Could QRM final rule come by year end?
Six regulatory agencies are working on rules that would implement Dodd-Frank’s risk-retention provisions, including establishing criteria for qualified residential mortgages. The agencies released a QRM proposal more than a year ago. When will a final rule emerge? Read on to learn what top regulators had to say during a recent House Financial Services Committee hearing.
Lawmakers push for regulatory burden relief
Congress concluded its month-long summer break, and members of the U.S. Senate Banking Committee marked their return to Washington, D.C., with a hearing on Dodd-Frank implementation. Much of the discussion focused on reducing regulatory and compliance burdens. Read on to learn what one top regulator said agencies can do now to help provide relief to smaller institutions.
Agencies stand pat on MBS treatment in final liquidity rule
Federal banking regulators finalized a rule aimed at promoting the short-term resilience of internationally active banks. The liquidity coverage ratio rule will require large banks to hold an amount of unencumbered high quality liquid assets to facilitate their ability to meet unexpected funding demands in times of financial distress. Read on to learn about the rule and its treatment of certain mortgage-related assets.
Bankers to regulators: This time, make regulatory burden review count
Groups representing financial services industry participants from community banks to the largest Wall Street mega firms urged regulators to pursue substantive regulatory burden reduction as the government works to identify outdated, unnecessary or unduly burdensome regulations under the Economic Growth and Regulatory Paperwork Reduction Act. Read on to learn about specific regulatory requirements the groups said the banking agencies should reconsider.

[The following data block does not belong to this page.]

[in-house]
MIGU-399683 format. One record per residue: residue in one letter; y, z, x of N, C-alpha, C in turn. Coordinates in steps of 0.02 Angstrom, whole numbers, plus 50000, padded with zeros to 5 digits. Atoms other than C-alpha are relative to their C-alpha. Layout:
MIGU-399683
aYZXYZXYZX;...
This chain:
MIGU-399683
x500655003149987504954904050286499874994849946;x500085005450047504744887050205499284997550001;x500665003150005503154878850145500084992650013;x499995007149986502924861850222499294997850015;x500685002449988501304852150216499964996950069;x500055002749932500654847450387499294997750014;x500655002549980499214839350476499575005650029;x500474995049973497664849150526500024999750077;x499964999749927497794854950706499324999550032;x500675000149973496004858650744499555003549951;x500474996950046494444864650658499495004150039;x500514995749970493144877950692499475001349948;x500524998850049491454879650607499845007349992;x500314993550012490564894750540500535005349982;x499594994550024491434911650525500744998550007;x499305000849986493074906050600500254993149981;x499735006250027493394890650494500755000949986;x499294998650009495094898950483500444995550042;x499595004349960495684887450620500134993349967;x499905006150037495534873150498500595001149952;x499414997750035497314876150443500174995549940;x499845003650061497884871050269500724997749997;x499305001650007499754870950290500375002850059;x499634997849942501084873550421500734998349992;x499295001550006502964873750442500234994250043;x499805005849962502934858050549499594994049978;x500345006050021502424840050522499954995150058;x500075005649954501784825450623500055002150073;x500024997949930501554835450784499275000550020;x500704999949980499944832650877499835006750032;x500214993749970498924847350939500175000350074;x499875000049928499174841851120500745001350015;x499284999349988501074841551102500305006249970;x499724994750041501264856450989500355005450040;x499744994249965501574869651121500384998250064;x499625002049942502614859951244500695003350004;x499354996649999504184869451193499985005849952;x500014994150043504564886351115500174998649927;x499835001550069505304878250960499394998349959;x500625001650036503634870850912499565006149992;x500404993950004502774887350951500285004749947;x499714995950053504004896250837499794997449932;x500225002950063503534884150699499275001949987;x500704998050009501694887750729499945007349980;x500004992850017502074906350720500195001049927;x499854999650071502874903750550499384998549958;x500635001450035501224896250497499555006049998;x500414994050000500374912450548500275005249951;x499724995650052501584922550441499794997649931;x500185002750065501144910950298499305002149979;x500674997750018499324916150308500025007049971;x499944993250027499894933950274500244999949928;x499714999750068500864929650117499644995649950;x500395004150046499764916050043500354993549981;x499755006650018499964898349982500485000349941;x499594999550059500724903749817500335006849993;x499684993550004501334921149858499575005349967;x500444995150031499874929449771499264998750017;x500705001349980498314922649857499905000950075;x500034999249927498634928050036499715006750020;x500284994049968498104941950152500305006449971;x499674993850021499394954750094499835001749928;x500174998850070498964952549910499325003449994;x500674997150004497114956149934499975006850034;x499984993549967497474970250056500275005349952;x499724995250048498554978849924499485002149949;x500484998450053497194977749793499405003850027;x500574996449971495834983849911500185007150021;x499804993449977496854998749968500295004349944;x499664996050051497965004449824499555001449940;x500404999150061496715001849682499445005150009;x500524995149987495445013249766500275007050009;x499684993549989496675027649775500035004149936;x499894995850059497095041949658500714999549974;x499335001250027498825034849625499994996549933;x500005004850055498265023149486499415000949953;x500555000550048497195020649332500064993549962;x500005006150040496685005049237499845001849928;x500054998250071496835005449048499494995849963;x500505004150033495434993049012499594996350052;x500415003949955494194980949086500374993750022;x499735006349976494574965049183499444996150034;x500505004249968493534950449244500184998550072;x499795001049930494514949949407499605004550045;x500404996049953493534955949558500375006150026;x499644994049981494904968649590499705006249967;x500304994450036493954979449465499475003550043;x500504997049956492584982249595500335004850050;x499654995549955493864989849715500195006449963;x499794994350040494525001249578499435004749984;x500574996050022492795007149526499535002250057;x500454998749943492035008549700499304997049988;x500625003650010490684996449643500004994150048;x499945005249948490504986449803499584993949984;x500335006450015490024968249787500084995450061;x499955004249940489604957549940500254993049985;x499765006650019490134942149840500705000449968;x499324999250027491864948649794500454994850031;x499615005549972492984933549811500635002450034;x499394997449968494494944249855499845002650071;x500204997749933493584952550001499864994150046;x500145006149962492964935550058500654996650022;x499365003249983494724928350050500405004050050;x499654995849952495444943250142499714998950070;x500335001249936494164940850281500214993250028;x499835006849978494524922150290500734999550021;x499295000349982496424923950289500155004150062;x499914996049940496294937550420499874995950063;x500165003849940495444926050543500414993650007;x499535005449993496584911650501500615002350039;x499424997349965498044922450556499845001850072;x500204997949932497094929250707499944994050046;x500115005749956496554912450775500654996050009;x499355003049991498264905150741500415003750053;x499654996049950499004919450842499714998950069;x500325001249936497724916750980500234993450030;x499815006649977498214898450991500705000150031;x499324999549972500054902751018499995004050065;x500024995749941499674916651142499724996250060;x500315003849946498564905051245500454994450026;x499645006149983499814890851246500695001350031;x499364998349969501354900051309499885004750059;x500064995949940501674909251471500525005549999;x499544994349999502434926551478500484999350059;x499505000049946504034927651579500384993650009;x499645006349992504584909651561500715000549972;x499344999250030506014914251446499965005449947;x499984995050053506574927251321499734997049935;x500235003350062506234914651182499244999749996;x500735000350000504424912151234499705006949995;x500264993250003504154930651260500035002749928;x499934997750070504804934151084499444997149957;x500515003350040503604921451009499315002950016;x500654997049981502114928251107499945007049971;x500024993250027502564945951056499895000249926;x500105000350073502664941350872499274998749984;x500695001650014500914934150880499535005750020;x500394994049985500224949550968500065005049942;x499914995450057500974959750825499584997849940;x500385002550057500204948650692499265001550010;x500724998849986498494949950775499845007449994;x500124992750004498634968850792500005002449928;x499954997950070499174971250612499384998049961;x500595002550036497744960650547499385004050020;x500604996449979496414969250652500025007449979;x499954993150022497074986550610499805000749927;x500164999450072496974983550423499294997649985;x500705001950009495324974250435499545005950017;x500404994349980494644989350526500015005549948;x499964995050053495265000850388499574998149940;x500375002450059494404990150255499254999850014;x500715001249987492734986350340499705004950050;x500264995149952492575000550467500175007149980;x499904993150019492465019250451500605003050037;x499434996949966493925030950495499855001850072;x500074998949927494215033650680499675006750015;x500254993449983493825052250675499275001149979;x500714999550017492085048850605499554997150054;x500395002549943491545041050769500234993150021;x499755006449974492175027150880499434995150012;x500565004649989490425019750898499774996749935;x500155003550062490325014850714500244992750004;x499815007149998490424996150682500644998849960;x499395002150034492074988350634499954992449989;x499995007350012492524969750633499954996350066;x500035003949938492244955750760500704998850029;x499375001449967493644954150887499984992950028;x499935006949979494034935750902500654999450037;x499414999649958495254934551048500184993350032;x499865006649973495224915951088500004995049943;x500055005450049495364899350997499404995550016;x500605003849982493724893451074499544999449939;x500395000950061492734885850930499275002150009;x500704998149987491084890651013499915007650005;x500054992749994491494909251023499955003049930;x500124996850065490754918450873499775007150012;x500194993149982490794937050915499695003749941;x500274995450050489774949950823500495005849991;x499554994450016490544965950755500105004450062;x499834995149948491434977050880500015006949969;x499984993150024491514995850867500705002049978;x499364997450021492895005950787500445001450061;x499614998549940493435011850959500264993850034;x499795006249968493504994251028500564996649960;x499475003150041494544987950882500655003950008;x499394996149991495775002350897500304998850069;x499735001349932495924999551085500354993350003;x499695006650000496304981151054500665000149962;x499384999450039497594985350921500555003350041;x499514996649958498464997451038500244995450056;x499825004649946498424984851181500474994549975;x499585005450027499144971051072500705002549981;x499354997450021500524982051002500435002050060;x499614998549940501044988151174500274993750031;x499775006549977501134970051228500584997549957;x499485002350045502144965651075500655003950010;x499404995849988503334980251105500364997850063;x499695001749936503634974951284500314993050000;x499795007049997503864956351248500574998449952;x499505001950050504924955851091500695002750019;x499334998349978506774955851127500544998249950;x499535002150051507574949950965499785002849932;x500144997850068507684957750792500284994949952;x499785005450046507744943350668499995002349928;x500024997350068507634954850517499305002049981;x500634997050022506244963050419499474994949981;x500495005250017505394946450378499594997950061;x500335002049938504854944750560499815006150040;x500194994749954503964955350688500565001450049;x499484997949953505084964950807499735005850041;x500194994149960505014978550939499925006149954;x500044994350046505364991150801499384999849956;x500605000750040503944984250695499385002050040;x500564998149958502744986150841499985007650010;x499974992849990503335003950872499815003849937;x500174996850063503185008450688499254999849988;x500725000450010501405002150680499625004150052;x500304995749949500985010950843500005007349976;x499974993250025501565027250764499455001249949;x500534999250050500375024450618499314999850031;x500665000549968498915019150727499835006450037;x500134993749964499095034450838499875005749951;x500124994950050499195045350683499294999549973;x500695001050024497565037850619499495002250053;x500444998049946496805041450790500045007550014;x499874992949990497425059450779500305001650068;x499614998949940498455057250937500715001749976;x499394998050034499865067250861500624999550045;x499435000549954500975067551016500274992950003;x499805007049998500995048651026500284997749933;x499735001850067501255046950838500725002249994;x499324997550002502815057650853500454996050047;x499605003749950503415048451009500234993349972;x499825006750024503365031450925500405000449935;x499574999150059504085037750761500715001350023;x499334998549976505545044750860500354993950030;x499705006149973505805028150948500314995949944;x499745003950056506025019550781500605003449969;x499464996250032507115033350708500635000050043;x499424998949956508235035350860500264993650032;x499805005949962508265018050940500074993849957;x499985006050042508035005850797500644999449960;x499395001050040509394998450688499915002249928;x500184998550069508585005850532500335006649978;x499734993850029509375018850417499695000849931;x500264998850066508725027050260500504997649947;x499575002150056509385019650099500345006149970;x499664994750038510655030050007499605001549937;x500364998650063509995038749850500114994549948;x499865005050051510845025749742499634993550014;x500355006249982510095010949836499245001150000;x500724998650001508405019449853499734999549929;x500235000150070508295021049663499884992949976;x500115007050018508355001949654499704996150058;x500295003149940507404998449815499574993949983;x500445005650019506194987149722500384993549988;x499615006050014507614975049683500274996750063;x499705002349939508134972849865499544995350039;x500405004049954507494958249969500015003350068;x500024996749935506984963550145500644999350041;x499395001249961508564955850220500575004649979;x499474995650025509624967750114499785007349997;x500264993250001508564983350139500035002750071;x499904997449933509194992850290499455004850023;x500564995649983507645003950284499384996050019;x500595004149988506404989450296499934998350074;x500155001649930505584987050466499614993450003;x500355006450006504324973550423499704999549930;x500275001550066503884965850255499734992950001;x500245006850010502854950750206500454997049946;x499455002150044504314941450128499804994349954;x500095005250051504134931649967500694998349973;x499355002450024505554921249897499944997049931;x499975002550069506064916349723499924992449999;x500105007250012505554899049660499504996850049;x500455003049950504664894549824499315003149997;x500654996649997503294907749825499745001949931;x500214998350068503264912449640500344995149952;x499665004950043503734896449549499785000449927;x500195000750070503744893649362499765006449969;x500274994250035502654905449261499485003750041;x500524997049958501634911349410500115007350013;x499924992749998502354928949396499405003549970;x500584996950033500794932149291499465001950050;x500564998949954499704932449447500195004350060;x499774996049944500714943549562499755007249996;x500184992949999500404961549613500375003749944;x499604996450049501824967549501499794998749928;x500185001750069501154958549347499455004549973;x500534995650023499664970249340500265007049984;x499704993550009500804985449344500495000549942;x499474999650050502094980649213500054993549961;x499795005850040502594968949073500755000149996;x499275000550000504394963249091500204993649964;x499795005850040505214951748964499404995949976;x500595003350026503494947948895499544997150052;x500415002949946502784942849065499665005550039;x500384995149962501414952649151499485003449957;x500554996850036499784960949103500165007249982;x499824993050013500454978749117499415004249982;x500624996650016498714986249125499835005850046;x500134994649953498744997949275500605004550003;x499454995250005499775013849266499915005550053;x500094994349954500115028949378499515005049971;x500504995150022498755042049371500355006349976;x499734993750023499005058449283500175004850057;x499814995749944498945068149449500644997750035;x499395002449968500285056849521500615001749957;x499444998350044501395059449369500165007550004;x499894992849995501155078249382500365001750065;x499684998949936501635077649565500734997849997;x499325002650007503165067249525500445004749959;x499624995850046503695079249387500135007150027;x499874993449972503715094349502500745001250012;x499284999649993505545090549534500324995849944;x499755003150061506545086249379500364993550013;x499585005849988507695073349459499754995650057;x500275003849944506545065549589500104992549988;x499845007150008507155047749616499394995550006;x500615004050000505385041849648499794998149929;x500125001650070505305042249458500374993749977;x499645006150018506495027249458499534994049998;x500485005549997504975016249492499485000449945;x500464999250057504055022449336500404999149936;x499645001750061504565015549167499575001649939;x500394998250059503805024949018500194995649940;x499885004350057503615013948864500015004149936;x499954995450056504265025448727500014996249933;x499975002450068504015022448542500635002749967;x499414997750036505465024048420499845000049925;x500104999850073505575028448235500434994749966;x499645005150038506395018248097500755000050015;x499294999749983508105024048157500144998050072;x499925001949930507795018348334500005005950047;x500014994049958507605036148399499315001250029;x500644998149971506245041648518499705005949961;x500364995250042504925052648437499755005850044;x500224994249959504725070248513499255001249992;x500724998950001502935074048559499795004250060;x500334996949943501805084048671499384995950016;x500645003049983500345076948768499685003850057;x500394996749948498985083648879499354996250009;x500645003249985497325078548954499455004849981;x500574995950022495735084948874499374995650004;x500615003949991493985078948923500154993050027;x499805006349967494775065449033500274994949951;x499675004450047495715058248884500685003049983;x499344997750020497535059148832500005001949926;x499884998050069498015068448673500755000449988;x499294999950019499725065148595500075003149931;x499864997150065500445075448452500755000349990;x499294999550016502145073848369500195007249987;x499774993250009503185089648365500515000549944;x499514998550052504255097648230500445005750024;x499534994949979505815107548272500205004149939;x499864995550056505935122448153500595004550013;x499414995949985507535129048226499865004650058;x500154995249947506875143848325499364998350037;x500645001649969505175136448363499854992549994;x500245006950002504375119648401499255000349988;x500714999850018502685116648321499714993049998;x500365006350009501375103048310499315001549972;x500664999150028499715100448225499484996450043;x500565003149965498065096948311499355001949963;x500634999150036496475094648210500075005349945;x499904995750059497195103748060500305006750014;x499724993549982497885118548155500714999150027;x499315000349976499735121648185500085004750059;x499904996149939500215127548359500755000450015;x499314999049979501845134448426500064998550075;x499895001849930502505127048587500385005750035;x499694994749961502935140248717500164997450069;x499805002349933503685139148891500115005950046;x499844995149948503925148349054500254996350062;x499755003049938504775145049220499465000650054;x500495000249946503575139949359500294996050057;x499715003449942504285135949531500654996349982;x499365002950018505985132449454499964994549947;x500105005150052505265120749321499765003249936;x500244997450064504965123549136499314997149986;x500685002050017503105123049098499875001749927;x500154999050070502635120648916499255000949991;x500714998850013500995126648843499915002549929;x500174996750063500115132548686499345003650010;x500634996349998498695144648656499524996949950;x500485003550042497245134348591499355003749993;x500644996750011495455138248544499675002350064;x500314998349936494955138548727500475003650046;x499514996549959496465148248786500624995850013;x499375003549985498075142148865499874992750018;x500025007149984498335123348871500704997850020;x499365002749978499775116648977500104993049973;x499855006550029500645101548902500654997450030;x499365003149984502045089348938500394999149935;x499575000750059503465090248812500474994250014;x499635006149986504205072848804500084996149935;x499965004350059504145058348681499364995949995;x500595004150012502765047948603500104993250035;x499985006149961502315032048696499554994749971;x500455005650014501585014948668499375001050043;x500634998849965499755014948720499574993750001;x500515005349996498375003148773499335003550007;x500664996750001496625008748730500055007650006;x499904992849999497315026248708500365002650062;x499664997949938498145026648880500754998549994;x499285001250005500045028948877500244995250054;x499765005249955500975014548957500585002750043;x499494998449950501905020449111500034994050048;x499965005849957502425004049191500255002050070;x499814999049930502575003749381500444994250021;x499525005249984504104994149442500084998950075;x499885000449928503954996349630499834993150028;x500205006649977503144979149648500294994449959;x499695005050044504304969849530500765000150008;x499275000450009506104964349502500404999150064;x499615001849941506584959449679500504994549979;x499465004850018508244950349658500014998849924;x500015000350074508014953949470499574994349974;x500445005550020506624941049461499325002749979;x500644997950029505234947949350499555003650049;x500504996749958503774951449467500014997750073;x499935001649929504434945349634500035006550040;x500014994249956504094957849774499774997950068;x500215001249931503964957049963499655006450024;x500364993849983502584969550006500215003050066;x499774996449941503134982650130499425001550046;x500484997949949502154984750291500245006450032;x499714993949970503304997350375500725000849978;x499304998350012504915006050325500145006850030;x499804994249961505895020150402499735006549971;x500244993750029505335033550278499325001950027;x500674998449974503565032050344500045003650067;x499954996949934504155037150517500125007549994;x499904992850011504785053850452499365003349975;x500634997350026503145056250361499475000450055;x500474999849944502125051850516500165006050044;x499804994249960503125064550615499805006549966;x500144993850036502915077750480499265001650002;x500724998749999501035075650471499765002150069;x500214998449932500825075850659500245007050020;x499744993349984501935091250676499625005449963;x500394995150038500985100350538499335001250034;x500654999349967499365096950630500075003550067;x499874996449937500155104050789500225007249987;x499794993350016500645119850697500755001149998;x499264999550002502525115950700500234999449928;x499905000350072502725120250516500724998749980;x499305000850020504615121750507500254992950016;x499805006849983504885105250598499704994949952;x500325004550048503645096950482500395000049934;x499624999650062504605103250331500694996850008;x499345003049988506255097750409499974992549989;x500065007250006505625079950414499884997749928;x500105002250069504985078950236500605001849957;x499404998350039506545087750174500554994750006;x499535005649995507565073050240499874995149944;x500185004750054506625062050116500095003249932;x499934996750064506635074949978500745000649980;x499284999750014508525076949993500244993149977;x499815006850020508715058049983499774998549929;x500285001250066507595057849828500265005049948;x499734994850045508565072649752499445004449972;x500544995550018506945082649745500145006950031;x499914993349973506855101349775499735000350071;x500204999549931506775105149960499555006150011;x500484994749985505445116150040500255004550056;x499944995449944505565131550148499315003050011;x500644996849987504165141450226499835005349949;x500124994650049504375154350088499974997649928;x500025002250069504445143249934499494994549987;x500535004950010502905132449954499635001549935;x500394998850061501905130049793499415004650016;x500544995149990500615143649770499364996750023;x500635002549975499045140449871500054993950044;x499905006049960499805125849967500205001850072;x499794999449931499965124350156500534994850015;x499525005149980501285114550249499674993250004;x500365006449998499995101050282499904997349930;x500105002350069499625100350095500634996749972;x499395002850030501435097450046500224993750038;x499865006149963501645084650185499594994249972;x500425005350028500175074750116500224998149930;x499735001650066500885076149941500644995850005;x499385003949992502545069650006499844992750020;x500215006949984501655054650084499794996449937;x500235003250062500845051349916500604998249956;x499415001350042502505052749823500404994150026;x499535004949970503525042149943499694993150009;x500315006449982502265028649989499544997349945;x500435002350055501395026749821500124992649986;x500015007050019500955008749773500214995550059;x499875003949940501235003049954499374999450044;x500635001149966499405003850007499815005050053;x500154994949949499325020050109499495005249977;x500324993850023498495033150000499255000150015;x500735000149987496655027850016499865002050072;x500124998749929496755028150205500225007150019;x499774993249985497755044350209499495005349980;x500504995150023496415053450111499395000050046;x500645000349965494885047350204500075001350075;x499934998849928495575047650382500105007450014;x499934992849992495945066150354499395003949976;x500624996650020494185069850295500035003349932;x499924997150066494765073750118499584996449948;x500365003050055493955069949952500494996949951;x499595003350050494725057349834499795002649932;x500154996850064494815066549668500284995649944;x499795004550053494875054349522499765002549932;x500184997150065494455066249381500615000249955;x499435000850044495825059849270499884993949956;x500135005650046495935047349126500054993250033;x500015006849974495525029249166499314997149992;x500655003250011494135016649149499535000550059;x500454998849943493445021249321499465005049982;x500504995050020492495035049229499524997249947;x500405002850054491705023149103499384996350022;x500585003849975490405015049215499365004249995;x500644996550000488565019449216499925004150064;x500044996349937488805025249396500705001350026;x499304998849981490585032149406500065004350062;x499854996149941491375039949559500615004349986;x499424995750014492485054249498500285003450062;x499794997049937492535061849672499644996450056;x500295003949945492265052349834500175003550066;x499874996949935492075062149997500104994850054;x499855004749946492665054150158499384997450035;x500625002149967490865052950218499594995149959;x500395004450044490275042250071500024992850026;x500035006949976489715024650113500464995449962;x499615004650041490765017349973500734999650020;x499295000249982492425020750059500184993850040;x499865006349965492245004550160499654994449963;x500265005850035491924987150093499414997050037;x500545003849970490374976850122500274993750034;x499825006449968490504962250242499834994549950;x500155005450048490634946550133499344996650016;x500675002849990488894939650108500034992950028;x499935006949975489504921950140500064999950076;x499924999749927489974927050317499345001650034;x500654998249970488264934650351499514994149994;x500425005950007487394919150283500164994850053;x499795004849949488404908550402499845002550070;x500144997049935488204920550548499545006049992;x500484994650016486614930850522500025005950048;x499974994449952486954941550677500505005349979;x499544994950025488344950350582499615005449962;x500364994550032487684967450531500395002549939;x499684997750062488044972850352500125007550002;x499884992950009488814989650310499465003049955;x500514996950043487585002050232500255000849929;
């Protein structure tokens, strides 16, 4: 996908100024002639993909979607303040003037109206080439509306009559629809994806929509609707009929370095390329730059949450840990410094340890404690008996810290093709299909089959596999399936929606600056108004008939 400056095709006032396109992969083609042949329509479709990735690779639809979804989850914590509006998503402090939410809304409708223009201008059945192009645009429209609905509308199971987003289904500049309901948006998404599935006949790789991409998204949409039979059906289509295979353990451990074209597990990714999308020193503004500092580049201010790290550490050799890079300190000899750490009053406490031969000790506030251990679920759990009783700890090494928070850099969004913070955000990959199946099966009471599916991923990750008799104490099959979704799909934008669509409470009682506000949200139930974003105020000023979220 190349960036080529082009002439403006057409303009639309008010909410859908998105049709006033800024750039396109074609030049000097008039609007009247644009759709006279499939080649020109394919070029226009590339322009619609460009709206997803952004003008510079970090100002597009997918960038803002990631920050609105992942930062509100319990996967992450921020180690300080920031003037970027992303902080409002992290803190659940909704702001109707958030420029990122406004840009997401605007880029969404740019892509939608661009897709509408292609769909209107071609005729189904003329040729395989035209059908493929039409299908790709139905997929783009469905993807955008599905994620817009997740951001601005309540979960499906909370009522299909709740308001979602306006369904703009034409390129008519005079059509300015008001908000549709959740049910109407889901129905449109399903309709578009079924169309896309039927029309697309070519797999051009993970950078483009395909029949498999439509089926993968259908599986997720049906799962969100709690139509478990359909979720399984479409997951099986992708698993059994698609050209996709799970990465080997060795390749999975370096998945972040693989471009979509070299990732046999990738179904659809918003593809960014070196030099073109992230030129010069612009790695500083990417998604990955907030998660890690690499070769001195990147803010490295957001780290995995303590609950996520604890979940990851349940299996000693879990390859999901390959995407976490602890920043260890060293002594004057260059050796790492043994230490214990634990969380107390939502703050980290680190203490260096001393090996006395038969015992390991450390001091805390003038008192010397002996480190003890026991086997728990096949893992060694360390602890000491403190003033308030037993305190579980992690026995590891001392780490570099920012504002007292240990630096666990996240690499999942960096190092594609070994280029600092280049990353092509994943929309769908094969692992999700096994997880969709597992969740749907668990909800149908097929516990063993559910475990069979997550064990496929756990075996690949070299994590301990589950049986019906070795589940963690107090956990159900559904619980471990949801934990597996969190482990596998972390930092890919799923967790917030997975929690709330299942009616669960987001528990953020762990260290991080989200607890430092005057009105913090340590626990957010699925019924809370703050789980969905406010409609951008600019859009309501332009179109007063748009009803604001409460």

CFPB uses ‘chokepoint’ strategy in debt-relief market
The Consumer Financial Protection Bureau targeted a payment processor the agency said made it possible for debt-relief companies to collect illegal fees from consumers in violation of the Federal Trade Commission’s telemarketing sales rule. The action marks the second time the bureau has used such a chokepoint strategy to address issues in the debt-settlement market. Read on to learn what the CFPB has said about the applicability of this strategy in other consumer financial markets.
CFPB fines credit reporting data furnisher
The Consumer Financial Protection Bureau has taken action against a Texas-based auto finance company it said failed to fix known flaws in a computer system that provided inaccurate information to credit reporting agencies. Richard Cordray, the bureau’s director, warned that “companies cannot pass the buck by blaming a computer system or vendor for their mistakes.”